Asia-Pacific Biotech News

Production of Functional Foods as Medicine to Promote Individual Health and Sustainable Earth

Food is essential to the origin and development of human history, society, and modernization. Scientific and technological advances have transformed food from a critical element for human survival to a potential “saboteur” of human health. Energy- and sugar-intensive diets are addictive and convenient, leading to chronic diseases (e.g., obesity and diabetes). At the same time, food security and sustainability are under constant threat from pandemics, geopolitical tensions, and boycotts. In this era of evolving challenges, Kosmode Health Singapore Pte. Ltd. is developing strategies to improve health and confront food insecurity and unsustainability by producing functional foods as medicine without planetary damage and glycemic response (GR).

by Dr Pujiang Shi, Dr Dejian Huang, and Florence Leong Mun Cheeze

Is Food a Remedy or Poison?

High-energy diets with lots of sugary drinks and desserts, as well as physical inactivity, pose increasing risks to human health. According to a report by the World Obesity Federation, the number of people with weight problems was 2603 million (38% of the total population) in 2020 and will increase to 4005 million (51% of the total population) by 2035.1 Obesity undermines public health, psychosocial functioning, and quality of life and leads to cardiovascular disease, hypertension, diabetes, dyslipidemia, metabolic syndrome, gallstones, osteoarthritis, sleep apnea, and some cancers,2 which will reduce global GDP by 2.9% by 2035.1 In the Southeast Asia region (SEA), 16%, 11%, 10%, and 16% of boys, girls, men, and women will suffer from obesity in 20351 respectively. In Singapore, the obesity rate increased to 10.5%, and one in ten Singaporeans (18 to 74 years old) had diabetes from 2019 to 2020.3 Many countries, such as the United Kingdom, the Philippines, Thailand, and Malaysia, have implemented taxes on sugary drinks to crack down on high-energy, unhealthy foods. Singapore plans to expand its regulations to curb sugar consumption in the nation by the end of 2023.

A low-carbohydrate diet helps address blood glucose and weight problems in people with prediabetes4 and achieve remission of type 2 diabetes.5 People prefer starchy staple foods such as rice, wheat, corn, etc. in the SEA region. Starch is digested by enzymes into glucose, which can lead to faster absorption of glucose and a possible rise in blood glucose. Kosmode Health believes that low-carbohydrate functional foods will play an important role in preventing and treating obesity and diabetes. The development of starch-free staple foods is helpful for the main population to reduce their carbohydrate intake and restore their health.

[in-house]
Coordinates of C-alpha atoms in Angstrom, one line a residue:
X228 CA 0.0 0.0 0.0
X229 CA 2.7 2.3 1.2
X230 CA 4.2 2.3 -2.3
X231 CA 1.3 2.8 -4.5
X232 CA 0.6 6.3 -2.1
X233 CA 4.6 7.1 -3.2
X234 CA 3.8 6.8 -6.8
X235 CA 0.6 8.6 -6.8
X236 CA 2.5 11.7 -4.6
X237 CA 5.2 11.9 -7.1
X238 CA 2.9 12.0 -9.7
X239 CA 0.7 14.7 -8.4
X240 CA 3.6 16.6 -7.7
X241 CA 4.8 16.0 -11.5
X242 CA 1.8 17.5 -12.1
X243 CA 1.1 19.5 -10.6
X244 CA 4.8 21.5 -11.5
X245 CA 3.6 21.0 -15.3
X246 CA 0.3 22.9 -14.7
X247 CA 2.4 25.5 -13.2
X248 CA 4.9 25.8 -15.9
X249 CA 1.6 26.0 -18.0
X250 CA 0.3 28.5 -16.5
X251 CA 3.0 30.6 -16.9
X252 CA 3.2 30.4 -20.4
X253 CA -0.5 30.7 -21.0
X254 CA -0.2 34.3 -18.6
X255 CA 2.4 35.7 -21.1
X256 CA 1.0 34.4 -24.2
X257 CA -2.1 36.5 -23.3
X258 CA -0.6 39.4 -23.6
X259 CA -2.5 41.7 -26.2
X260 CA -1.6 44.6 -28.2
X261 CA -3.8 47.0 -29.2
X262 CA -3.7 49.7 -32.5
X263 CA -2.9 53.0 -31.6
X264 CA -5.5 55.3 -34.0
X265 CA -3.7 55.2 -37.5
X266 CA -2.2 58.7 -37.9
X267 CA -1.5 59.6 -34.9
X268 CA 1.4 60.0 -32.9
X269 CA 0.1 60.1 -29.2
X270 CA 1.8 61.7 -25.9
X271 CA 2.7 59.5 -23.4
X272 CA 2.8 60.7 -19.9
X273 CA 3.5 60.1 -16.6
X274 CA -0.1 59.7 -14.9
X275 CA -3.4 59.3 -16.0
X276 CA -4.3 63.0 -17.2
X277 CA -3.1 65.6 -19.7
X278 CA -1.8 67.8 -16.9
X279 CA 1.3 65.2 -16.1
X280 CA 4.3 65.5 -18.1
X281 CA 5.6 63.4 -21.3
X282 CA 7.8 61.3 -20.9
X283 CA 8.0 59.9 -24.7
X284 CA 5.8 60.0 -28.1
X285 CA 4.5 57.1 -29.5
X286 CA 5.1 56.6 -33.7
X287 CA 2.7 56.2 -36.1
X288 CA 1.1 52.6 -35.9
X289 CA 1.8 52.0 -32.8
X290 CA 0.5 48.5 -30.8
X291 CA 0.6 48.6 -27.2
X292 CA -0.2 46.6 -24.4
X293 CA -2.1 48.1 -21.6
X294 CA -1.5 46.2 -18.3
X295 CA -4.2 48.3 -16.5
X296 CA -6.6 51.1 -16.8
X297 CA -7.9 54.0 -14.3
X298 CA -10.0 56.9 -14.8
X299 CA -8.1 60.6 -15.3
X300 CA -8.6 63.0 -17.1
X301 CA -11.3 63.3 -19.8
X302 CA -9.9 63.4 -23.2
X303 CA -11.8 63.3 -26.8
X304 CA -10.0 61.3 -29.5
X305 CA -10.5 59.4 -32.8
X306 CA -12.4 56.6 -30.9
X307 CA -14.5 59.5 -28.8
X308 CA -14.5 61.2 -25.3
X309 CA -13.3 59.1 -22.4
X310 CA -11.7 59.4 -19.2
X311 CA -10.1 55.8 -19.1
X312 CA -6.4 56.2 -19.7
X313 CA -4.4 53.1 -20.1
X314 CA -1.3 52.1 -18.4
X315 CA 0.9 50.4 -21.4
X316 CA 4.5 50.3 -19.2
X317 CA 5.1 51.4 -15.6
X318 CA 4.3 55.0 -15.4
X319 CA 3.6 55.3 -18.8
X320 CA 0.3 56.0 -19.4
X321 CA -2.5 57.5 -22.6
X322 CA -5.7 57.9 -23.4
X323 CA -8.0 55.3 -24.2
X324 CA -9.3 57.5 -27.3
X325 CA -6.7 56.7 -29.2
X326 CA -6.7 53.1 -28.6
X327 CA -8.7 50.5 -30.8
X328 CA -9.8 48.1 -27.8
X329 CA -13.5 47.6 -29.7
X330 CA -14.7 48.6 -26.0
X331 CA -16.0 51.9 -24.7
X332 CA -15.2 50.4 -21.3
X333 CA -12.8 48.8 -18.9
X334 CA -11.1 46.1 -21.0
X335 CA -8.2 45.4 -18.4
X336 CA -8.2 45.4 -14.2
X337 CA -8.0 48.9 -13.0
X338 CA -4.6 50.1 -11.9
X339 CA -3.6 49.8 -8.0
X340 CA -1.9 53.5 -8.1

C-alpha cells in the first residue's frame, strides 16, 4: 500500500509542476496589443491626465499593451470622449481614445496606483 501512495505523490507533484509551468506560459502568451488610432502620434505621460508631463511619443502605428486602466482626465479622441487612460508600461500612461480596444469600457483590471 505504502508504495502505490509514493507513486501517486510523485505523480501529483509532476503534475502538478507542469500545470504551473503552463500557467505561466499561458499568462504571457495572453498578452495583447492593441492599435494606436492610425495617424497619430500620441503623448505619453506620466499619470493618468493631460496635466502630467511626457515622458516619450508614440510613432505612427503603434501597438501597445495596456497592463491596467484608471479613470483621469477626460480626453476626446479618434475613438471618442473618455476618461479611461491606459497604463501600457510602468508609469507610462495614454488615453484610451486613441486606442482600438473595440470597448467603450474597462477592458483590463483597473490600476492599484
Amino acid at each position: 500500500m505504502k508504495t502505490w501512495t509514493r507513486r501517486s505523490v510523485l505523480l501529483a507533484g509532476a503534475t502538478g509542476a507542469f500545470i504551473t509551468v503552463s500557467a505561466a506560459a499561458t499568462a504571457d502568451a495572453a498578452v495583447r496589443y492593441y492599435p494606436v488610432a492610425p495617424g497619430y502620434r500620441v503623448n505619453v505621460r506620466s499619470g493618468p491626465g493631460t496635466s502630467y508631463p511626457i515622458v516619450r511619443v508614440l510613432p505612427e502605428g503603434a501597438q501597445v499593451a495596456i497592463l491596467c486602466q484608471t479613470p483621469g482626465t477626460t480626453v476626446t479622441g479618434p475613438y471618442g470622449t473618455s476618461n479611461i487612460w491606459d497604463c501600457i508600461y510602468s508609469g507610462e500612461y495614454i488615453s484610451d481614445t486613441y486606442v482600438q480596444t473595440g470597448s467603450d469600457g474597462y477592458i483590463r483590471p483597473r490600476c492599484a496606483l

Food as Medicine

Food as medicine has a long history. In China, people use traditional Chinese medicine and herbal cooking to prevent and treat various health conditions. In Ayurveda, Indians believe that diet and nutrition play an important role in managing health and fighting disease. The traditional Mediterranean diet, herbal remedies, fermented foods, and the traditional Nordic diet are becoming increasingly popular in Europe. A nutrient- and energy-conscious diet can be very helpful in preventing and alleviating chronic diseases such as obesity, diabetes, heart disease, and even cancer.6 The ketogenic diet shows numerous therapeutic effects, including reducing body weight, improving cardiovascular health, controlling blood glucose (HbA1c) levels, reversing insulin requirements in diabetics, healing a dysfunctional microbiome, and reducing triglycerides and small dense low-density lipoproteins in the blood.7 Eating more fibre shows promise for treating constipation, diabetes, heart disease, stroke, gastrointestinal disease, haemorrhoids, and high cholesterol.8 Unsaturated fatty acids, vitamin Bs, and antioxidants in functional foods have positive effects on mental health and emotional balance.9

The number of obese people and diabetics in Asia is steadily increasing, and Asian staple foods such as rice, noodles, and flour are rich in starch. Starch causes blood sugar levels to rise during digestion, which is a major problem for people with blood sugar and weight concerns. At Kosmode Health, we believe that “food as medicine” for everyone is the functional, protein- and fibre-rich staple foods that are conveniently available and can be consumed regularly without causing blood sugar spikes.


Kosmode Health’s Strategies to Maintain Food Sustainability and Security via The Creation of Food as Medicine